Speakers Do a Deep Dive on Seals, Bacteriophage, Pharma and ME

Tuesday and Wednesday mark the final two days of the ATS Keynote Series with presentations on the physiology of deep-diving seals, principles of bacteriophage biology, understanding how Pharma scientists think, and becoming an effective medical educator.

Two sessions are presented from 8:15 to 9 a.m. each day, when no other programming is scheduled. Each day of ATS 2018, the series has highlighted state-of-the-art lectures on a variety of topics to showcase major discoveries in pulmonary, critical care, and sleep medicine.


On Tuesday, the ATS International Conference will take advantage of its 2018 location and call on some local experts to present on topics that have a San Diego influence.

Hypoxemic and Ischemic Protection in Deep-Diving Seals (K5)

Room 6B (Upper Level), San Diego Convention Center

Paul Ponganis, MD, PhD, a researcher at the Center for Marine Biotechnology and Biomedicine at the University of California, San Diego, will explain the level of arterial hemoglobin in seals during deep dives versus on land.

In addition to being a trained anesthesiologist, Dr. Ponganis has dedicated much of his life to studying the physiology of animals, especially diving animals, such as seals, penguins, and sea lions. He has been a leading contributor to the field of diving physiology of marine mammals and birds for decades, furthering the understanding of the exceptional physiological adaptations of numerous species of diving animals.

Bacteriophage Therapy for Serious Multidrug-Resistant Bacterial Infections (K6)

Room 6 C/F (Upper Level), San Diego Convention Center

Three speakers will present the second lecture. They are Robert T. Schooley, MD, professor of medicine in the Department of Medicine, Division of Infectious Diseases and Global Public Health, at the University of California, San Diego; Steffanie A. Strathdee, PhD, associate dean of Global Health Sciences and Harold Simon Professor in the Department of Medicine at the University of California, San Diego; and Thomas Patterson, PhD, professor in residence in the Psychiatry Department at the University of California, San Diego. The trio will discuss the potential clinical utility of bacteriophages in the treatment of serious multidrug resistant bacterial infections from the perspectives of the physician, the patient, and an actively engaged family member.

Dr. Schooley began his research career studying the immunopathogenesis of herpes virus infections in immunocompromised patients but shifted his focus to AIDS in 1981 when the first cases of this syndrome began to appear in Boston. His research group was among the first to delineate the humoral and cellular immune responses to HIV infection.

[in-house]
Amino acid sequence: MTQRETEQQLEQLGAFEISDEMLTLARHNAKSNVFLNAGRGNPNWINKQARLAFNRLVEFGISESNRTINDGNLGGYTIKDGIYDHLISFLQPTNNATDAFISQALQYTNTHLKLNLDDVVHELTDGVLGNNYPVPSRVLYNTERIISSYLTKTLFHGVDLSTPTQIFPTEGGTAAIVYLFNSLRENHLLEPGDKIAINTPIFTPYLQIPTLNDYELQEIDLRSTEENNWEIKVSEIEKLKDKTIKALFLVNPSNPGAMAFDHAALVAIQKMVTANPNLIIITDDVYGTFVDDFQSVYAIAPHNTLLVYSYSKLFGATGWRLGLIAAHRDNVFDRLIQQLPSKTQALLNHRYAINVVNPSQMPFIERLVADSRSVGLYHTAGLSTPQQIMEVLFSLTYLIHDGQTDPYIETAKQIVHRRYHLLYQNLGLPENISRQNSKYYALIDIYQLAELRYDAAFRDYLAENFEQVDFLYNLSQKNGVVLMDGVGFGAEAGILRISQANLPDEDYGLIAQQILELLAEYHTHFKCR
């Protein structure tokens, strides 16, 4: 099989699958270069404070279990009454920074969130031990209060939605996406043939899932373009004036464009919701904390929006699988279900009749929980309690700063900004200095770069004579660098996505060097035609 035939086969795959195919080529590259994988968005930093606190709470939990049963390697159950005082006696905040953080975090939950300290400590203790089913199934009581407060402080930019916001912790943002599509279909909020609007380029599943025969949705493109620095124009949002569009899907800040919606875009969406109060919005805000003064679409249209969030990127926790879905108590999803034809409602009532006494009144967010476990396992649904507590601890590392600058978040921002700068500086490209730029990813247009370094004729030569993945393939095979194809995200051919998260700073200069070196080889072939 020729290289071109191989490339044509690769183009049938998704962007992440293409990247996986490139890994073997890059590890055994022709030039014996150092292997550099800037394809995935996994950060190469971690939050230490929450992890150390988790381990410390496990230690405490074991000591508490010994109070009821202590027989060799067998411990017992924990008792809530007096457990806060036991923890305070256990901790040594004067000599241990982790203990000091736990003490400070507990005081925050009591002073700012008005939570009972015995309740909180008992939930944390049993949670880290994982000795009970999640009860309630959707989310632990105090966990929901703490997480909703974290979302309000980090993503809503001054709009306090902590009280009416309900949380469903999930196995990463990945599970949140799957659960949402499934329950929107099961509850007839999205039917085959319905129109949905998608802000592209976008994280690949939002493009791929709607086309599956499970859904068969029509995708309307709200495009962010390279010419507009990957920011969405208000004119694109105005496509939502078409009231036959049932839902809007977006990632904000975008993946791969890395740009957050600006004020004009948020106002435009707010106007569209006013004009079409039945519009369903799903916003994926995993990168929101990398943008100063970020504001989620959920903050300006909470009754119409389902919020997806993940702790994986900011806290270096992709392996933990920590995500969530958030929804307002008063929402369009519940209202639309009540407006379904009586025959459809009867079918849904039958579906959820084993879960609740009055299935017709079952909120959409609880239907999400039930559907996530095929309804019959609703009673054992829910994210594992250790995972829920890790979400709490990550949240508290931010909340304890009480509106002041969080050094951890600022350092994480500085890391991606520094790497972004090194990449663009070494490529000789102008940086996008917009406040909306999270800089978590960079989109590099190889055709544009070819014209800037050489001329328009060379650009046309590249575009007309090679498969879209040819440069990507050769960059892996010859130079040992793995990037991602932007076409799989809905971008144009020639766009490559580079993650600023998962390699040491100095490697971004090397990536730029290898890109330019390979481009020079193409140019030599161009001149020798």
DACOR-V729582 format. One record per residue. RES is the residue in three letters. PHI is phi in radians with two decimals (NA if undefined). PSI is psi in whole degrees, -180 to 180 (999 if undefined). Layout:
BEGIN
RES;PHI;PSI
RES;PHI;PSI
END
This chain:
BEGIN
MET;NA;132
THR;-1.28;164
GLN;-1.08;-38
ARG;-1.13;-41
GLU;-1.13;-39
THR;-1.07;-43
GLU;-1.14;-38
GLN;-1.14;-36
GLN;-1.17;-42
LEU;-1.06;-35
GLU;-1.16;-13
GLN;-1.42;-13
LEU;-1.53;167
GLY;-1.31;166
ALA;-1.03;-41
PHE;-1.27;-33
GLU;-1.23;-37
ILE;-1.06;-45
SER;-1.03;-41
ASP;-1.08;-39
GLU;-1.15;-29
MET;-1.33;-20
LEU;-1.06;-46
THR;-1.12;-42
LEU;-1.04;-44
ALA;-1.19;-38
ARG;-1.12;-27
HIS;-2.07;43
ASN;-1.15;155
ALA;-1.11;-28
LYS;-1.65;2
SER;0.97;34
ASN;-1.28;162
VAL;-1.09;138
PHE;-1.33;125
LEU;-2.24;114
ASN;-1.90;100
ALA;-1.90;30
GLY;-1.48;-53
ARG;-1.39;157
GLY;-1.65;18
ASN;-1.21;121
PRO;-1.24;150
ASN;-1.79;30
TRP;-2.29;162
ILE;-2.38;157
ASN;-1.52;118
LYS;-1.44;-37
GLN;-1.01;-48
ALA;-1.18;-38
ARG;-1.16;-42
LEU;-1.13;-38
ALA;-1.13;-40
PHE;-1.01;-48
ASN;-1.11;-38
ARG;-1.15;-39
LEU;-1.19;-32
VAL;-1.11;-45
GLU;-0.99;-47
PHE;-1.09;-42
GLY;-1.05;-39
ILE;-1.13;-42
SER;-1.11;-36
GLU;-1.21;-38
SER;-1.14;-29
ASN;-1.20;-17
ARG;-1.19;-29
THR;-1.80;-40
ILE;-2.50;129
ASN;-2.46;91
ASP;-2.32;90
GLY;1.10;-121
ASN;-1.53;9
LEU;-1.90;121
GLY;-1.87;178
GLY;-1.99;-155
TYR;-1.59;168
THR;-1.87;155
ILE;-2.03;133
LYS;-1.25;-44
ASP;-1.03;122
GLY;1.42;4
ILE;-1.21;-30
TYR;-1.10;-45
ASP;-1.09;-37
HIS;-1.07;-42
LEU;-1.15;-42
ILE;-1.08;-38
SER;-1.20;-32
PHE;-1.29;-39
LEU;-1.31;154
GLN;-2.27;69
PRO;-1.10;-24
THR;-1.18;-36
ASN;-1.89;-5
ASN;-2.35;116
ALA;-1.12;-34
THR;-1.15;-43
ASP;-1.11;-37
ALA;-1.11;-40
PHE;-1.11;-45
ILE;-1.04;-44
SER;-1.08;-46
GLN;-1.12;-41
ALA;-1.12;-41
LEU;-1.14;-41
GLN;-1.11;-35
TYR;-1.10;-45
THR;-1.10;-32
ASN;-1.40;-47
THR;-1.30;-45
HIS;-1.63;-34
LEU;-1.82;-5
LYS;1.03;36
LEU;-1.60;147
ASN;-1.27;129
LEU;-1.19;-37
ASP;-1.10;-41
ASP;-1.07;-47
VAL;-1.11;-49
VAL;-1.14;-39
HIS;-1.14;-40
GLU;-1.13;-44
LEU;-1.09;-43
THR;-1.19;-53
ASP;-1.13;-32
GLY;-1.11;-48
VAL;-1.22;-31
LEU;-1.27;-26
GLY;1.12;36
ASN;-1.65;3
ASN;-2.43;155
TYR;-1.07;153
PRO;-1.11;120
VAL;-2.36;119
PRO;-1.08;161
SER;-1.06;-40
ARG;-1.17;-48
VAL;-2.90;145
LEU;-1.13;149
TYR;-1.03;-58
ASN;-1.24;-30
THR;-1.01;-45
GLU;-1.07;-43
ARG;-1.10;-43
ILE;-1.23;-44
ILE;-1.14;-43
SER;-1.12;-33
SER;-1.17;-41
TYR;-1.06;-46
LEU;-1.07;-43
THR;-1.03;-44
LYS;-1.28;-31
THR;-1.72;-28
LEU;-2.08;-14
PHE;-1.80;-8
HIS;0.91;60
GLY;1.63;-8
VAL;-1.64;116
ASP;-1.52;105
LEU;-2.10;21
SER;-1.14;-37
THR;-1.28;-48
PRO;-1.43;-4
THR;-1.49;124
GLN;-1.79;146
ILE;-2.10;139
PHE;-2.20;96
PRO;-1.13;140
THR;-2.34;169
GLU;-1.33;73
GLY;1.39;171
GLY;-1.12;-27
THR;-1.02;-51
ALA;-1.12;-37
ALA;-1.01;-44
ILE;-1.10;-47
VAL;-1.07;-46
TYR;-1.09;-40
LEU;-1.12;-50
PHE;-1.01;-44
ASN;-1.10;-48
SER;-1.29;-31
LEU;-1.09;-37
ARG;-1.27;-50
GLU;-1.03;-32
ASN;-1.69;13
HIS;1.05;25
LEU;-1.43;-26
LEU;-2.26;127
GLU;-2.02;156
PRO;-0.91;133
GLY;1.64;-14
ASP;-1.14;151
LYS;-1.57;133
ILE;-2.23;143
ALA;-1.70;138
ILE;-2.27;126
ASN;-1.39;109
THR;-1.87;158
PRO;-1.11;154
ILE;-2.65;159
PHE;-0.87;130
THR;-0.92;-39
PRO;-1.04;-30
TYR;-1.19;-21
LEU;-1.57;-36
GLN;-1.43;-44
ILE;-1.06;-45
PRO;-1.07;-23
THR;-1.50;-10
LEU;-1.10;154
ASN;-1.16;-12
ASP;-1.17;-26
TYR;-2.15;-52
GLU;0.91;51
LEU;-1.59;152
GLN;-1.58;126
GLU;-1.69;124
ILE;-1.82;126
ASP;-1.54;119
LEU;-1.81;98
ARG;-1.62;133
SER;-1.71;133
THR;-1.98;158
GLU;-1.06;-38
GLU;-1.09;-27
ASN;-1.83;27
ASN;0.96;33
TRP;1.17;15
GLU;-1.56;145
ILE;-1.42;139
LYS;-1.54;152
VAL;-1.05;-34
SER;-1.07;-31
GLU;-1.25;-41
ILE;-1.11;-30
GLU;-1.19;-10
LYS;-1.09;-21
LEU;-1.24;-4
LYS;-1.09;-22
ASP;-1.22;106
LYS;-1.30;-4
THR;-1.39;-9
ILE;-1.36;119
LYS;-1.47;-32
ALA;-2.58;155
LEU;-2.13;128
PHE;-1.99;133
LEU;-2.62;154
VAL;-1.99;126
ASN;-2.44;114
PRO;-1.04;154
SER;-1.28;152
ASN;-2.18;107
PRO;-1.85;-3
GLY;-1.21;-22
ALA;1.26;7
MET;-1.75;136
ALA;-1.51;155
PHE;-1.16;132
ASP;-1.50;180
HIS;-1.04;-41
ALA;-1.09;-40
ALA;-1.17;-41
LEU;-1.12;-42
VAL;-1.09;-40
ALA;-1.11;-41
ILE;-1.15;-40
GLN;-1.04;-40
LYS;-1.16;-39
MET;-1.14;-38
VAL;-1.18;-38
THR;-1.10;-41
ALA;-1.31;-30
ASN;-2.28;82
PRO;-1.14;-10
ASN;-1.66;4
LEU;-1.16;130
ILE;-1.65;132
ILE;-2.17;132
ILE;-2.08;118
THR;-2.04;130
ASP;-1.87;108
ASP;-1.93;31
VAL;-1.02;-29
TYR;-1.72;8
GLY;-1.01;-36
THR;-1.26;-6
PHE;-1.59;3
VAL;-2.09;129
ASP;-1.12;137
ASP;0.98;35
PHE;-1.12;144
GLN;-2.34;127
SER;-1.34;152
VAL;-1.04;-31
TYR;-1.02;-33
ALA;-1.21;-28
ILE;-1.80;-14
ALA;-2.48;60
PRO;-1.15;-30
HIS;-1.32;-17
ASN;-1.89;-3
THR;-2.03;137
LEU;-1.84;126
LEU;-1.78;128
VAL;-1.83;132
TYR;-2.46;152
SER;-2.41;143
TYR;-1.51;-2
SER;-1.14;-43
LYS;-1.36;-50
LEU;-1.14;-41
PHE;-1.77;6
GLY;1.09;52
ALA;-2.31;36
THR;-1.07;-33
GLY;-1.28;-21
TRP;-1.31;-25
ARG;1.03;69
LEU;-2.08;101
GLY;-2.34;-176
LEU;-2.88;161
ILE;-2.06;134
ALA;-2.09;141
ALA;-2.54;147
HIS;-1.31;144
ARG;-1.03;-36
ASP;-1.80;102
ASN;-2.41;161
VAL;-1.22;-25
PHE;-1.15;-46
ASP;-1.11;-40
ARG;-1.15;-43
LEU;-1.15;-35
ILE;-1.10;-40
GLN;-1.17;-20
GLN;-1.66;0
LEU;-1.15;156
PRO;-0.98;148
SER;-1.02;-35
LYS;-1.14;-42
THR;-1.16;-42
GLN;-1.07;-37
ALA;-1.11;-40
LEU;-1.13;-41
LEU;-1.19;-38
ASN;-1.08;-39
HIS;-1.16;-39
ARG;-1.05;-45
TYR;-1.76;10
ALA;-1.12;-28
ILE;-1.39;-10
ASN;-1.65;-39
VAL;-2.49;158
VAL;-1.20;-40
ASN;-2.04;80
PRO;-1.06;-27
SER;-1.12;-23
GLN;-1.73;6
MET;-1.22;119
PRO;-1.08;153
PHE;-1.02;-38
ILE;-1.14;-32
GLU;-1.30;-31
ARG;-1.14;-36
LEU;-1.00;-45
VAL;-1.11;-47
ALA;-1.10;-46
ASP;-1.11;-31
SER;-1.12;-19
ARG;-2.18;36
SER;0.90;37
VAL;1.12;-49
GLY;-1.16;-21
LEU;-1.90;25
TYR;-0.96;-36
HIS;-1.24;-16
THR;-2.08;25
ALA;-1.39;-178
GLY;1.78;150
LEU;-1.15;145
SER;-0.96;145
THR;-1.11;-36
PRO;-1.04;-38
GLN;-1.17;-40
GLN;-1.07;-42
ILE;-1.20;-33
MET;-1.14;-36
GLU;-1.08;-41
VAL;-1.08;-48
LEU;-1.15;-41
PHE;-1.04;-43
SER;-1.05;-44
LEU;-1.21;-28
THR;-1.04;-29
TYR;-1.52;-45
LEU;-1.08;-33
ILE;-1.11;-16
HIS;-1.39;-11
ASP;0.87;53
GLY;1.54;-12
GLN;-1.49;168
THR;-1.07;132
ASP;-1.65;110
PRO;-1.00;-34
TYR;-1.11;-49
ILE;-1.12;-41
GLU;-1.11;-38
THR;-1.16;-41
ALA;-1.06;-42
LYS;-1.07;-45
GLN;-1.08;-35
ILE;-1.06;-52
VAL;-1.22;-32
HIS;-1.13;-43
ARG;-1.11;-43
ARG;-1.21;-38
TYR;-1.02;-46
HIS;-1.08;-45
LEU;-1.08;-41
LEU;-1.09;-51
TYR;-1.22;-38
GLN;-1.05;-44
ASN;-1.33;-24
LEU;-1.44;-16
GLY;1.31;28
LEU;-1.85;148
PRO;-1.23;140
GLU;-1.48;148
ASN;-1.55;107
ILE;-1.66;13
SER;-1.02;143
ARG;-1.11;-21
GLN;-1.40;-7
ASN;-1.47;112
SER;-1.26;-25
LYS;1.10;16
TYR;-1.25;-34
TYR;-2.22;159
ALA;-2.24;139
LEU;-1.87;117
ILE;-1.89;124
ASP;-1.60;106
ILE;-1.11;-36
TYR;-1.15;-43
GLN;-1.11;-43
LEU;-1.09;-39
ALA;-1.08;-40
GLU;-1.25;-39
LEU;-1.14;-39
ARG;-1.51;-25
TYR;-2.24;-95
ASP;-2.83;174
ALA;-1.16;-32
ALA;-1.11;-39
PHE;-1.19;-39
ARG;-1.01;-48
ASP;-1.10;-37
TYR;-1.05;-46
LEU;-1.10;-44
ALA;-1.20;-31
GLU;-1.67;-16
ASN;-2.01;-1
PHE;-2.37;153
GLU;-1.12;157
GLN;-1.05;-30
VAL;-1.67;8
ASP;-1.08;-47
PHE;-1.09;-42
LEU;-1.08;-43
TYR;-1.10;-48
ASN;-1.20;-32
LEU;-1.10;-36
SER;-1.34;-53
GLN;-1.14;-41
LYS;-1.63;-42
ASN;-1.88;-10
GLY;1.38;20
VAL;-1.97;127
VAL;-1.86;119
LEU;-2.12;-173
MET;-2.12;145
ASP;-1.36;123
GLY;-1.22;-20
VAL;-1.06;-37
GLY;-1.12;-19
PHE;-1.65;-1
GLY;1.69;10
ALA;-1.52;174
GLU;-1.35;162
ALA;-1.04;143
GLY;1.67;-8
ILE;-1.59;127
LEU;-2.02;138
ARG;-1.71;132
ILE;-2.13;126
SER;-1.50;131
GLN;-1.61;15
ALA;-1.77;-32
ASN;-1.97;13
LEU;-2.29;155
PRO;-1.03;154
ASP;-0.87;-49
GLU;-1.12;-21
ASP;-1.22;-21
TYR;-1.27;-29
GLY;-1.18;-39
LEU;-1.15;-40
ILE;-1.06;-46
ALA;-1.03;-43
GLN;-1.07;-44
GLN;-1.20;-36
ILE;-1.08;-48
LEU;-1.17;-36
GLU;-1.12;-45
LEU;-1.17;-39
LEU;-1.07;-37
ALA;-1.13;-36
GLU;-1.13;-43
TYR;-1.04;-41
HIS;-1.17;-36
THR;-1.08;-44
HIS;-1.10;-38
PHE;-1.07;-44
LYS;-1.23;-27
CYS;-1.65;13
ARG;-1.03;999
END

Dr. Strathdee is an infectious disease epidemiologist who has spent the last two decades focusing on HIV prevention in underserved, marginalized populations in developed and developing countries, including injection drug users, men having sex with men, and sex workers. 

Dr. Patterson was a founding editor of the journal AIDS and Behavior and has served as co-editor and on the editorial boards of a number of other journals.


On Pharma: The Complexity of Innovation (K7)

Room 6B (Upper Level), San Diego Convention Center

Theodore F. Reiss, MD, MBE, a lecturer in clinical and translational research at University of Pennsylvania Institute for Translational Medicine and Therapeutics, will address how innovation involves collaborative interdependencies among scientific disciplines.

Dr. Reiss began his career with Merck & Co. in clinical pharmacology and pulmonary-immunology and eventually was responsible for other therapeutic areas within the company including gastroenterology. He currently serves as vice chair for the Foundation for American Thoracic Society and chairs the ATS’s Drug, Device, Discovery and Development committee. He is a member of the FDA Science Board, and provides advice to the Commissioner on scientific issues.

The Pulmonologist as Medical Educator: A Personal Perspective (K8)

Room 6 C/F (Upper Level), San Diego Convention Center

Steven Weinberger, MD, former executive vice president and CEO of the American College of Physicians, will identify current trends in medical education and talk about recognizing opportunities that will enhance professional advancement as a clinician educator.

Dr. Weinberger is an adjunct professor of medicine at the University of Pennsylvania School of Medicine, where he has been teaching since 2004.